Art gets serious at Arts in Plaza

Janelle DeSouza is among full-time artists on display


Many artists come to Arts in the Plaza, in Kennedy Plaza outside City Hall, on weekends during the summer. Some are there to enjoy a nice day outdoors and to display their work. Janelle DeSouza, of Uniondale, is different.

DeSouza, 26, is serious about her art. It’s what she wants to do. “When I create, I create from the heart, so I would describe my style as expressionist,” she said with a smile as she sat at a booth on a busy Saturday morning last week.

She paints and sketches, and she was selling some of her work, which stood out, with bright imaginative colors painted on journals and jars. There were landscapes, clouds and moons, and abstract, marbled patterns.

DeSouza said that as a child, she loved journaling, and marveled at the work of a cousin. She has followed that path ever since.

Sammy Metzger, who manages Arts in the Plaza with her husband, Ben, said the event is open to all who want to exhibit their art, and about 40 do each week. She added that the event also gives the participants a chance to improve their work, based on observers’ comments and critiques.

“Everyone applies to Arts in the Plaza by sending in links and examples of their work,” Metzger explained. “As soon as I opened Janelle’s, I was instantly in love. She does beautiful, vibrant paintings. Her work makes me instantly happy.”

This is DeSouza’s first year of exhibiting at Arts in the Plaza, and Metzger said that she “has been evolving since she started coming. She started on small canvases, and now paints the covers of sketchbooks and journals for people.”

DeSouza went to Uniondale High School, and recently earned a master’s degree in art education from Hofstra University. She is now a full-time artist, creating and selling her work at fairs like Long Beach’s. She is also a face painter at children’s parties.

DeSouza said that each piece of her work has a meaning and a purpose. She paints journal covers because of her own love of journaling, and wants to spread its positivity. Each cover has a matching back, where she paints words that she feels connect to the work on the cover.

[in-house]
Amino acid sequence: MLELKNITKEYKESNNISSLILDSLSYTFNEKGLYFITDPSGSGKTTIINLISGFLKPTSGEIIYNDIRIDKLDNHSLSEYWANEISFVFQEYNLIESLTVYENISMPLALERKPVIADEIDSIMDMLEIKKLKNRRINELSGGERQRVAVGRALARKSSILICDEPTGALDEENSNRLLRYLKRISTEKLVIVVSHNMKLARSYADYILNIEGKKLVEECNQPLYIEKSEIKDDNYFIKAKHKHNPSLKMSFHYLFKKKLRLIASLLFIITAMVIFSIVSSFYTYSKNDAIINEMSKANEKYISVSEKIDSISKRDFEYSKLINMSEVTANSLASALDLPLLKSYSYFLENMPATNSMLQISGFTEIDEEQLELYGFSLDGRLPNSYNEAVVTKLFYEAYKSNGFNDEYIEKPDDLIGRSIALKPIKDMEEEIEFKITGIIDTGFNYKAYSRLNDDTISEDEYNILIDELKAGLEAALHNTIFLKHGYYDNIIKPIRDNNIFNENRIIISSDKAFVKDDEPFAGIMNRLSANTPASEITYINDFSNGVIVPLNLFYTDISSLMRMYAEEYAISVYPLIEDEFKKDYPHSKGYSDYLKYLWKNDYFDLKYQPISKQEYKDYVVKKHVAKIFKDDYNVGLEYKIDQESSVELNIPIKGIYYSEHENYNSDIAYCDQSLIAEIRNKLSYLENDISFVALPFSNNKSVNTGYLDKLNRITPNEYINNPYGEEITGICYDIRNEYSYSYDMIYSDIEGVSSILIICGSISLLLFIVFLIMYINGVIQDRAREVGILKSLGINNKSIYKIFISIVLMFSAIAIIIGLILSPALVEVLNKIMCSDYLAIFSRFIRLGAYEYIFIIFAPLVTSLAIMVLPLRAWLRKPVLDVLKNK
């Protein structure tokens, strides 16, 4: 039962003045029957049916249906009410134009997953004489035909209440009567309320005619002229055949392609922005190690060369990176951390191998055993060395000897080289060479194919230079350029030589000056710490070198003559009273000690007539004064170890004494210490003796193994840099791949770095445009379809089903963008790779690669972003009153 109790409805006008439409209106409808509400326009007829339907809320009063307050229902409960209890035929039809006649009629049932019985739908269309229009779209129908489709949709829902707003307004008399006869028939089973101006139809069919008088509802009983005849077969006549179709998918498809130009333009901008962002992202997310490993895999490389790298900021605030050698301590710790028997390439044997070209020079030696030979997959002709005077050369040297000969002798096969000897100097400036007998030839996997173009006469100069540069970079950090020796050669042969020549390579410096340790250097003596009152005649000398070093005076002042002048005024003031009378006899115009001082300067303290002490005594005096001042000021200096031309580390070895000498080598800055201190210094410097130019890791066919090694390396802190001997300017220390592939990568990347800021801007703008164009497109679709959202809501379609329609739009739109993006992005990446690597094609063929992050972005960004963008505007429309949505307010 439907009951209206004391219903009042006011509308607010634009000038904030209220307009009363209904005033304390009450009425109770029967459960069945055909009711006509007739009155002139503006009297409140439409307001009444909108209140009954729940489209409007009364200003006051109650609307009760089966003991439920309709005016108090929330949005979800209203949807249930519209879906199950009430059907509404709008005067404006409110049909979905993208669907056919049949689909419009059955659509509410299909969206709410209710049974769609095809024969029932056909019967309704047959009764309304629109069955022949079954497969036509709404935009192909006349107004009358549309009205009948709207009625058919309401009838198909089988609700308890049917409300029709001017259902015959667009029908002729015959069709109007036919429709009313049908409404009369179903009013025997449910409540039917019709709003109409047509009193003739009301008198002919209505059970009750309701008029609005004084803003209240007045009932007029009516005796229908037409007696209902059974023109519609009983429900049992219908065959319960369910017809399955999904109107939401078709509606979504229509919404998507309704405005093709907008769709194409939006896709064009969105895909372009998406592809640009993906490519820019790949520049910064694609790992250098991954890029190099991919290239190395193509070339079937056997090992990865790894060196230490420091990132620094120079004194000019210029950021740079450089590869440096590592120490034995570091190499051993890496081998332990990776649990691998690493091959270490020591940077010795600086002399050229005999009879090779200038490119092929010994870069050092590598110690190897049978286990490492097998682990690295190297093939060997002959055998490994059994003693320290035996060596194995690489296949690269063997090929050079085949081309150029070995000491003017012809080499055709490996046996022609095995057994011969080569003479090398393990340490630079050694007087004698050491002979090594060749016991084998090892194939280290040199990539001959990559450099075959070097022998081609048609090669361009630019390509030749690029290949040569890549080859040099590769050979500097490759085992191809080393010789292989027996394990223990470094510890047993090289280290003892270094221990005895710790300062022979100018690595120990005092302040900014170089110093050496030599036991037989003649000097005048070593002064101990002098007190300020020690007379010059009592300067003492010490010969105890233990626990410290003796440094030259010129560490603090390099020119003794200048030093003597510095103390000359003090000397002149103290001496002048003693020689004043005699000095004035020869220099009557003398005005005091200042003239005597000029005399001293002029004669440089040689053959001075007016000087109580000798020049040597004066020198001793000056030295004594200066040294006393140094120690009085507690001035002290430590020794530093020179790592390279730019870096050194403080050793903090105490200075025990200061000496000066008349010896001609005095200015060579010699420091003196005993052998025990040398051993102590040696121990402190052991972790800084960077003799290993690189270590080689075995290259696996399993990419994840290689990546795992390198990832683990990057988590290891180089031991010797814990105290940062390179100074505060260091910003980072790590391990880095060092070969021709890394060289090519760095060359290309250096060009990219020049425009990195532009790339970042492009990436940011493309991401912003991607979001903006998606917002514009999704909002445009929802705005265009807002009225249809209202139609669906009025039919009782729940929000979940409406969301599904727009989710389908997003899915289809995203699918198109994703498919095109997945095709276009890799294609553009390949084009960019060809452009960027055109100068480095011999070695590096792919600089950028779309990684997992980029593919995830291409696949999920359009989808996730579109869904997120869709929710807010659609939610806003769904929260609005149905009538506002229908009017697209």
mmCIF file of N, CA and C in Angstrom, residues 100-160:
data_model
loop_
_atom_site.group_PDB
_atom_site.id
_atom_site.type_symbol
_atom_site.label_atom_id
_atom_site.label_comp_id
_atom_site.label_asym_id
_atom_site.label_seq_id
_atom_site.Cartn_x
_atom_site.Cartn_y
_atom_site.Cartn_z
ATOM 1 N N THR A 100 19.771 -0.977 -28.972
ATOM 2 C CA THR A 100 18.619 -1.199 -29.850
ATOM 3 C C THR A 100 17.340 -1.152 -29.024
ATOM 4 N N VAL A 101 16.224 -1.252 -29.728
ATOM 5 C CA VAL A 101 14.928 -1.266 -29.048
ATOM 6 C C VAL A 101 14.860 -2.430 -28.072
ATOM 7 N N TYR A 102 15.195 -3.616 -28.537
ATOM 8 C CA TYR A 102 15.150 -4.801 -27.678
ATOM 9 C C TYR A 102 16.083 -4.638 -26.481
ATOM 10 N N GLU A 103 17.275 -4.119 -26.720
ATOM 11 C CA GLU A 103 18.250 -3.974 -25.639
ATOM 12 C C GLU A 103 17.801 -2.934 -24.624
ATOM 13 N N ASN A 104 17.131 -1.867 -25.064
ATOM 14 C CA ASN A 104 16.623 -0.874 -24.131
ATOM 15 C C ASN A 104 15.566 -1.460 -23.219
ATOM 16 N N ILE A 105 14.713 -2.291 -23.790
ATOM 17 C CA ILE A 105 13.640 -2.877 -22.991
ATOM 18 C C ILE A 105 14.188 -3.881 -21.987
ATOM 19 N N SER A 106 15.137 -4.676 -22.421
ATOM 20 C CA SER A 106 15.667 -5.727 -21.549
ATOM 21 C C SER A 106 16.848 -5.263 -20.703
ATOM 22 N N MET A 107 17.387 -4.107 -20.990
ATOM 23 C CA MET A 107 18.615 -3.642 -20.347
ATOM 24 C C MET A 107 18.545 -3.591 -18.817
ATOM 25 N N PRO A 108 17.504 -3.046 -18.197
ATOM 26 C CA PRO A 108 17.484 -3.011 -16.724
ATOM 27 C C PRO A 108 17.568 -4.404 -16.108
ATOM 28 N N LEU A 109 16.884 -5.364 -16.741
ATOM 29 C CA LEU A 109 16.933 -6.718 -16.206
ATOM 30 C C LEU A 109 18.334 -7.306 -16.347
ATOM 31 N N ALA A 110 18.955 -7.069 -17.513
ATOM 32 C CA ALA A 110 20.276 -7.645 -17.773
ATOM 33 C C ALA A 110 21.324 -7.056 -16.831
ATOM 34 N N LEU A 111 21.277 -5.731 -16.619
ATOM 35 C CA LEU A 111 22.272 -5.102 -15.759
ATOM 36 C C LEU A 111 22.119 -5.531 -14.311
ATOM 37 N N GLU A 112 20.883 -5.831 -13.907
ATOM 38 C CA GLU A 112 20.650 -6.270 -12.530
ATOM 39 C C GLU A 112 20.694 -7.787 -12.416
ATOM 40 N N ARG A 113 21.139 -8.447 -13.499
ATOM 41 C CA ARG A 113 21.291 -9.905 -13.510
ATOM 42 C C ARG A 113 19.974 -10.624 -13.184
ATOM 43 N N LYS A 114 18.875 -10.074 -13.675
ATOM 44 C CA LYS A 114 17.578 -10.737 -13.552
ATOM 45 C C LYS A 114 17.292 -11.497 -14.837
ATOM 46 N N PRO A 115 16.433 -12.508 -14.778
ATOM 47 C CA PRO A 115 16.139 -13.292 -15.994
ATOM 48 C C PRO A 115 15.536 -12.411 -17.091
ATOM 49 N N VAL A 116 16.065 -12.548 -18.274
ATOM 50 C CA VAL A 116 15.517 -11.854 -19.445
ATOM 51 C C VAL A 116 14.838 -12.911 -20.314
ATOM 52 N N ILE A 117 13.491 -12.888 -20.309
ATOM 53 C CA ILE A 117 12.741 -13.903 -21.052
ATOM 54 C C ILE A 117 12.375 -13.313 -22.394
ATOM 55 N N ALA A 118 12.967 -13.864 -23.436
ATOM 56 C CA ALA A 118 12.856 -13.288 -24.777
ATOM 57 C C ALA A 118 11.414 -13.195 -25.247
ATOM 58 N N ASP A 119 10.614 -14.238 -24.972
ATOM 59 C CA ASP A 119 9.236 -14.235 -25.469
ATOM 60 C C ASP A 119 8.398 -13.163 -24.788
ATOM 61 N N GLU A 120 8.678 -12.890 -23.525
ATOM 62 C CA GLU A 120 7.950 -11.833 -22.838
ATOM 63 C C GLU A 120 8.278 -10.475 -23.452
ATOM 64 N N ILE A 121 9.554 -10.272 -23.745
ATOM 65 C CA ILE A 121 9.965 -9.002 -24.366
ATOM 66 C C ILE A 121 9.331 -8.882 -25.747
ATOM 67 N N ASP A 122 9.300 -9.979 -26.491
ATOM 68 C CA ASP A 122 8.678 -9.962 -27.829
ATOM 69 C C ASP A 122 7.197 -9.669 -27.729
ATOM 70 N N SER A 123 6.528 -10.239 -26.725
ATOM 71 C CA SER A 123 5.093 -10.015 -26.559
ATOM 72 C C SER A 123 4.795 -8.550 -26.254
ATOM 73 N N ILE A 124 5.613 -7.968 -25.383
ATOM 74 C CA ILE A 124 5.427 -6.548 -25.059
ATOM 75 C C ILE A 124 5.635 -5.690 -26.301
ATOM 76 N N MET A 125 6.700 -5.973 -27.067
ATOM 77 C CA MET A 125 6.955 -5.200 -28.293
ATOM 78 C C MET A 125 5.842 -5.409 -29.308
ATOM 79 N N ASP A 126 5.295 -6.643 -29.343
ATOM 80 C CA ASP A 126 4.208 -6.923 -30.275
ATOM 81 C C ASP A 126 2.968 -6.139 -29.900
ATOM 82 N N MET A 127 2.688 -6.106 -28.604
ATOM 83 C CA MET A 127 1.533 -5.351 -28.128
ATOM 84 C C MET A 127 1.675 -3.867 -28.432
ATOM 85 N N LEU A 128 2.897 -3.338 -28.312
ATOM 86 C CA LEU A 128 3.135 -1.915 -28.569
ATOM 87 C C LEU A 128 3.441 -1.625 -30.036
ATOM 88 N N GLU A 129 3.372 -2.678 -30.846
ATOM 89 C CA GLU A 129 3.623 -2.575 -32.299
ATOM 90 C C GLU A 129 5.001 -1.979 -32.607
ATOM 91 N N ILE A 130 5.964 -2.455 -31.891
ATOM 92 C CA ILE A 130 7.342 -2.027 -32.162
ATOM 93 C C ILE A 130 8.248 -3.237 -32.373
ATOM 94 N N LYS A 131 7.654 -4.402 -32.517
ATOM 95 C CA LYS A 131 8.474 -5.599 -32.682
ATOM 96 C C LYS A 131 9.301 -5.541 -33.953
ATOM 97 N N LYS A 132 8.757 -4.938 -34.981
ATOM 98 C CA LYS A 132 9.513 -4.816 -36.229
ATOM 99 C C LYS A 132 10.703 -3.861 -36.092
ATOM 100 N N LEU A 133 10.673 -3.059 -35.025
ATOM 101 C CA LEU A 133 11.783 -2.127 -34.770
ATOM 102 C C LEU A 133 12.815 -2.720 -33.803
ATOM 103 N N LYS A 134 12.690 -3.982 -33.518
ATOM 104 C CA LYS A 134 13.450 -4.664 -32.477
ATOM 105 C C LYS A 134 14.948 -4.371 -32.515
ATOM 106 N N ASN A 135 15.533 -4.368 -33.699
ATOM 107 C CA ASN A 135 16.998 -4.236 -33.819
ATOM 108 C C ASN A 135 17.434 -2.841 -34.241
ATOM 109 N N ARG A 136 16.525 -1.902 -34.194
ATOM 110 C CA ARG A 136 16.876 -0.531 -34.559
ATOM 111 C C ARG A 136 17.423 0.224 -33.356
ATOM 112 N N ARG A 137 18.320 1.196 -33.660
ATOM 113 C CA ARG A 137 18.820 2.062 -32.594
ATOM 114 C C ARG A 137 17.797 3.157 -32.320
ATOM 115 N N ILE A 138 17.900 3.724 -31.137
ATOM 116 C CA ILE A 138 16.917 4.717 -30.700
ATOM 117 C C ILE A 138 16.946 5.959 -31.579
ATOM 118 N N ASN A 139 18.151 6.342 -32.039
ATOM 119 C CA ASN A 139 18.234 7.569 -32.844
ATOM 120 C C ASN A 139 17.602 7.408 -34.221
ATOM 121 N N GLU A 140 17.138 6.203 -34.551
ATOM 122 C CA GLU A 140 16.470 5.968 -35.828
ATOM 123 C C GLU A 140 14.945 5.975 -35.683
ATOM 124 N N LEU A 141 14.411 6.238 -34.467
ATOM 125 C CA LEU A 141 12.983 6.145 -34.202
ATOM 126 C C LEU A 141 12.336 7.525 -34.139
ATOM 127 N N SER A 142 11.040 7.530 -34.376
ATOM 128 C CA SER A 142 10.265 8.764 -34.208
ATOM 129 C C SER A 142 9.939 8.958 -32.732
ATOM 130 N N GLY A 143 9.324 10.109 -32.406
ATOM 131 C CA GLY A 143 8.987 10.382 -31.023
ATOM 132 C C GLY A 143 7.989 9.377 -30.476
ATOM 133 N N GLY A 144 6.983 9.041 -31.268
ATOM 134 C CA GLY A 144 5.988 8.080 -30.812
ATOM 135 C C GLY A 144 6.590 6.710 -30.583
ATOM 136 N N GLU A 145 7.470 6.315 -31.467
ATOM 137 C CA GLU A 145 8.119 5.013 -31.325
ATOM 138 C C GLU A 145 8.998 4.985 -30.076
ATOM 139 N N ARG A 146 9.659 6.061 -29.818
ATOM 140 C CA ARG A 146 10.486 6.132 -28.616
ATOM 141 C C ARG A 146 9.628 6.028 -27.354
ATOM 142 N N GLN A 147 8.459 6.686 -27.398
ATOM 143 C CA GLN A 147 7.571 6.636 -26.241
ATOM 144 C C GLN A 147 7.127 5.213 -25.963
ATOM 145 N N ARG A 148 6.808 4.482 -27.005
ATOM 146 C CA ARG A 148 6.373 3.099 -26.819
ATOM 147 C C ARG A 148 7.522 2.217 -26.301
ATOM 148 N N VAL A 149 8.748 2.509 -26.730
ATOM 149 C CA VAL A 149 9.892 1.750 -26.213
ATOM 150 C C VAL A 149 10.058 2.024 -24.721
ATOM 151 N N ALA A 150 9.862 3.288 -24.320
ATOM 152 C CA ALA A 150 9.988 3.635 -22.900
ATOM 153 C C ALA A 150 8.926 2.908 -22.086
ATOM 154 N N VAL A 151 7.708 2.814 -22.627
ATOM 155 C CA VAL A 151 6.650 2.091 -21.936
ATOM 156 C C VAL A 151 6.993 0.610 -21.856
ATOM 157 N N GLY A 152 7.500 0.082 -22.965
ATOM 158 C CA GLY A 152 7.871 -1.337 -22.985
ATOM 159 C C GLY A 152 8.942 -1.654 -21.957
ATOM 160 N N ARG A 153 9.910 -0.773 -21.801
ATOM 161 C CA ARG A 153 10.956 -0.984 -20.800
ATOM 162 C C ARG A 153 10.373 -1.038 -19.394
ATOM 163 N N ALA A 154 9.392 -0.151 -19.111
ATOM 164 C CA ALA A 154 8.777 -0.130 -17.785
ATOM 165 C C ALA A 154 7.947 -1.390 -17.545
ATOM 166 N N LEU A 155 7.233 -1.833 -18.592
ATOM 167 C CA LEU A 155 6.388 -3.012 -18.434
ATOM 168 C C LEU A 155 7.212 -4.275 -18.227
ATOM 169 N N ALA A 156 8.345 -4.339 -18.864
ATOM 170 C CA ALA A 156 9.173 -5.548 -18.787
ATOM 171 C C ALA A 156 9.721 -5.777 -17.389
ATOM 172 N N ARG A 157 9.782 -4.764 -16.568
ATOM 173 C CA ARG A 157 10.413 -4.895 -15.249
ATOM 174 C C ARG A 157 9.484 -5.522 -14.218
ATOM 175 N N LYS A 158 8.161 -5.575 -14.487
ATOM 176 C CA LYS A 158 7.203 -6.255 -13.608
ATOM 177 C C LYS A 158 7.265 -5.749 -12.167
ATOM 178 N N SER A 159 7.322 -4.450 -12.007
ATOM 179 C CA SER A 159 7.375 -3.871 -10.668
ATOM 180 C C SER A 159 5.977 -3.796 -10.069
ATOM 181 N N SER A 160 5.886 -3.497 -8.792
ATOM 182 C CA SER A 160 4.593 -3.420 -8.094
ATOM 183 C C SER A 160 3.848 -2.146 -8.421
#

Last Saturday she was selling what she called a transgender visibility journal, as well as a bisexual visibility-inspired cover using the colors of their designated pride flags. “There’s a meaning behind pretty much everything,” DeSouza said. “At the back of the journals, there’s words describing the cover art — which is why I love journaling. She explained that a cousin who is also an artist turned her on to journaling, and to the idea of decorating journals’ covers.

She loves the meticulous nature of drawing, DeSouza said, but feels she can express herself more freely through painting. “I was always into art when I was little,” she said, “and when I started taking it seriously was in 2020, when I went to grad school for art education, and that’s when I got better at drawing. Last Aug. 7, that’s when I did my first painting, and realized, ‘oh, I really like this,’ and that painting sold in June of this year which was really exciting.” She sold that first painting, along with some other small pieces, at Haus of Art, in Long Island City.

Her biggest inspiration she said, is Giselle Ibarra, who is known as on Instagram and Twitter. “Her art really speaks to me,” DeSouza said, and I feel we have a similar style of artwork.” Ibarra paints objects like puzzles and containers and even makes rugs.

Both artists have a dream-like style, using bright colors and imagery like clouds and flowers. “I use acrylic, mostly,” DeSouza said of her process. “I draw a lot, too. My favorite isn’t necessarily painting, but when I do paint, I love how it looks — especially landscapes.

“I like drawing for different reasons, for its technicality and improving at it, while, with painting, I like the fact that it’s just freeing and that you’re releasing energy.”

DeSouza envisions her mason jar paintings functioning as holders for items that are special to people, whether they’re flowers or keepsakes. Her clear mason jars were covered by a layer of acrylic paint in abstract monochromatic designs that almost looked like pastel marble.

“Create for who you are, and not for what other people want you to be,” DeSouza said. “Do what inspires you and what your passion is.” She encouraged this attitude not only for artists, but for everyone, and emphasized how art has enabled her to express herself.